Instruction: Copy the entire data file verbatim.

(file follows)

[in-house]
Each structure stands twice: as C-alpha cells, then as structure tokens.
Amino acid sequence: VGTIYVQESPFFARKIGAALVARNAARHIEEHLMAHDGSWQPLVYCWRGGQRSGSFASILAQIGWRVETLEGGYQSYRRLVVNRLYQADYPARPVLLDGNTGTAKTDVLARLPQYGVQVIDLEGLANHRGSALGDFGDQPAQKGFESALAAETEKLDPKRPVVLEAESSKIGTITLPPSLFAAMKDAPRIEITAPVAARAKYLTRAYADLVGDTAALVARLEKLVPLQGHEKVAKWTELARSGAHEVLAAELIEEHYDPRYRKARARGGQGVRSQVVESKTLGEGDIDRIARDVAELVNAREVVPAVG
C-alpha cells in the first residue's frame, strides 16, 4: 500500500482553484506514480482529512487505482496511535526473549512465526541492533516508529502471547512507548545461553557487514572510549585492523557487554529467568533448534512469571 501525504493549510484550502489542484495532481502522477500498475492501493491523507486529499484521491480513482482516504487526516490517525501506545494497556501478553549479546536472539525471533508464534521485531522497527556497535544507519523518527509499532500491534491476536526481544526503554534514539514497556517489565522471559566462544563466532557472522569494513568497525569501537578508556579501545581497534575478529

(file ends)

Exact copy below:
[in-house]
Each structure stands twice: as C-alpha cells, then as structure tokens.
Amino acid sequence: VGTIYVQESPFFARKIGAALVARNAARHIEEHLMAHDGSWQPLVYCWRGGQRSGSFASILAQIGWRVETLEGGYQSYRRLVVNRLYQADYPARPVLLDGNTGTAKTDVLARLPQYGVQVIDLEGLANHRGSALGDFGDQPAQKGFESALAAETEKLDPKRPVVLEAESSKIGTITLPPSLFAAMKDAPRIEITAPVAARAKYLTRAYADLVGDTAALVARLEKLVPLQGHEKVAKWTELARSGAHEVLAAELIEEHYDPRYRKARARGGQGVRSQVVESKTLGEGDIDRIARDVAELVNAREVVPAVG
C-alpha cells in the first residue's frame, strides 16, 4: 500500500482553484506514480482529512487505482496511535526473549512465526541492533516508529502471547512507548545461553557487514572510549585492523557487554529467568533448534512469571 501525504493549510484550502489542484495532481502522477500498475492501493491523507486529499484521491480513482482516504487526516490517525501506545494497556501478553549479546536472539525471533508464534521485531522497527556497535544507519523518527509499532500491534491476536526481544526503554534514539514497556517489565522471559566462544563466532557472522569494513568497525569501537578508556579501545581497534575478529